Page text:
Lighting Up FMRP Protein Expression
Lisa A. Gabel, Sandra Won, Hideki Kawai, Margaret McKinney, Alan M. Tartakoff, and Justin R. Fallon
(see pages 10579-10583)
The most common form of inherited mental retardation, Fragile X syndrome (FXS), results from triplet repeat expansion in the Fmr1 gene, leading to loss of Fragile X mental retardation protein (FMRP) expression. Normally, FMRP binds to and represses translation of mRNAs, including those expressed in dendrites and near synapses. Adding to the idea that FMRP is important for synaptic plasticity, mice lacking FMRP show deficient cortical long-term potentiation, enhanced hippocampal long-term depression, and abnormal dendritic spines. In this issue, Gabel et al. report that FMRP expression is dynamically regulated in vivo in dark-reared, light-exposed rats. In visual cortical neurons, FMRP expression increased after only 15 min of visual experience and quickly returned to baseline. Blocking NMDA receptors prevented the upregulation. The protein localized to cell bodies, dendrites, and synaptic fractions, consistent with a role in synaptic plasticity. Interestingly, the regulation was post-transcriptional, because FMRP mRNA levels remained constant, suggesting that the increased levels might be attributable to altered degradation of FMRP.
Teasing Apart CaMKII-Dependent Behavior
Jennifer E. Mehren and Leslie C. Griffith
(see pages 10584-10593)
The conversion of calcium/calmodulin-dependent protein kinase II (CaMKII) from inactive to active by autophosphorylation is much discussed as a molecular switch in synaptic plasticity. This week Mehren and Griffith compared the roles of calcium-dependent and -independent forms of CaMKII in flies. They used a courtship training paradigm in which male flies court mated females and pheromonal cues from the females suppress courtship. In subsequent trials with virgin females, the trained male flies also show suppressed courtship. Apparently, for flies at least, rejection is a powerful learning experience. The authors manipulated the expression of two forms of CaMKII: a calcium-independent and constitutively active form (T287D) or a strictly calcium-dependent form (T287A). After training, wild-type flies displayed a lag before suppression of courtship behavior that was absent in T287D-expressing flies. The results suggest a threshold requirement for calcium-independent CaMKII in this learned behavior, specifically in antennal lobe and mushroom body neurons.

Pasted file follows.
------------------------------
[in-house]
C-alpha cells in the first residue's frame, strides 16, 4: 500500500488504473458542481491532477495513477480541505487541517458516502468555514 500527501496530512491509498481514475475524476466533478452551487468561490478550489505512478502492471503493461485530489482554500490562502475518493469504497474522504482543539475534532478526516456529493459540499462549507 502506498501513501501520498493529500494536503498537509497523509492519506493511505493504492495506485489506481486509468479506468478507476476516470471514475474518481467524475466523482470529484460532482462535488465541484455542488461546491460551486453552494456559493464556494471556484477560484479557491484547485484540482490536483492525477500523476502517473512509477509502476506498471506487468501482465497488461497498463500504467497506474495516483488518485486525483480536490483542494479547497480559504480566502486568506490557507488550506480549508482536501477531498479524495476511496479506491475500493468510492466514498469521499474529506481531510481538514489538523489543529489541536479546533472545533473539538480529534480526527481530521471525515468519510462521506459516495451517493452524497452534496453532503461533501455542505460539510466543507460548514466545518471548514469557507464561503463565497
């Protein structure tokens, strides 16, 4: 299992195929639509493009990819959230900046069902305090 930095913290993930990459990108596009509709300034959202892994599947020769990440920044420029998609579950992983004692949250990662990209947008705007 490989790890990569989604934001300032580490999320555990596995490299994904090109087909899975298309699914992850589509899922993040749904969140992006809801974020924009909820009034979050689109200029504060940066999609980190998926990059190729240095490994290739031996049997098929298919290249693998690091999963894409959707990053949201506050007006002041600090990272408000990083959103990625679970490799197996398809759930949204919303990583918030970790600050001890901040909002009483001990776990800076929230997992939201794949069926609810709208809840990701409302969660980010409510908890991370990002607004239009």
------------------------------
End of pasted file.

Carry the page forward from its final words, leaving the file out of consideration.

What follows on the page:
Neurogranin and Synaptic Plasticity
Kuo-Ping Huang, Freesia L. Huang, Tino Jäger, Junfa Li, Klaus G. Reymann, and Detlef Balschun
(see pages 10660-10669)
Location is everything in calcium signaling. Thus proteins that bind calcium, or calcium-binding proteins, are potential regulators of neuronal signaling. Neurogranin (Ng), a 78 aa peptide, is interesting in this regard. It binds calmodulin and, when phosphorylated, it enhances mobilization of calcium from internal stores. When bound to Ng, calmodulin is less apt to complex with calcium or calcium/calmodulin-dependent protein kinase II. Phosphorylation by protein kinase C also reduces Ng binding to calmodulin. This week, Huang et al. compared mice with two copies, one copy, or no copies of the Ng gene. Knock-out mice displayed impaired spatial learning (in a Morris water maze task), reduced long-term potentiation, and small calcium transients in CA1 pyramidal cells. The authors conclude that Ng normally buffers calmodulin, thereby increasing free intracellular calcium and boosting calcium-dependent synaptic potentiation. Wild-type hippocampal neurons and dendrites expressed Ng at a much higher concentration than calmodulin, supporting such a “mass-action” mechanism.
Neurobiology of Disease
Neural Progenitor Cell Transplants in Niemann-Pick Mice
L. S. Shihabuddin, S. Numan, M. R. Huff, J. C. Dodge, J. Clarke, S. L. Macauley, W. Yang, T. V. Taksir, G. Parsons, M. A. Passini, F. H. Gage, and G. R. Stewart
(see pages 10642-10651)
Without acid sphingomyelinase (ASM), lysosomes accumulate excess sphingomyelin and cholesterol, resulting in the inherited type-A Niemann-Pick disease (NPD-A), a fatal childhood disorder with enlarged organs and neurodegeneration. Various therapeutic approaches have been tried in such storage diseases, and now neural progenitor cells (NPCs) are taking center stage. This week Shihabuddin et al. isolated NPCs from adult mouse forebrain and transduced them with a retroviral vector driving overexpression of human ASM (hASM). Once transplanted into the brains of mice lacking the ASM gene, the engineered cells migrated away from the injection site, differentiated into neurons, and survived for up to 10 weeks. In vitro, ASM activity released from gene-modified NPCs was fivefold higher than controls. Although immunostaining detected only low levels of hASM in vivo, PCR showed expression of ASM mRNA, and, most importantly, pathological accumulation of cholesterol was reduced, at least in the region to which the NPCs migrated. It's encouraging, but hurdles remain before this can become a treatment strategy for this disorder.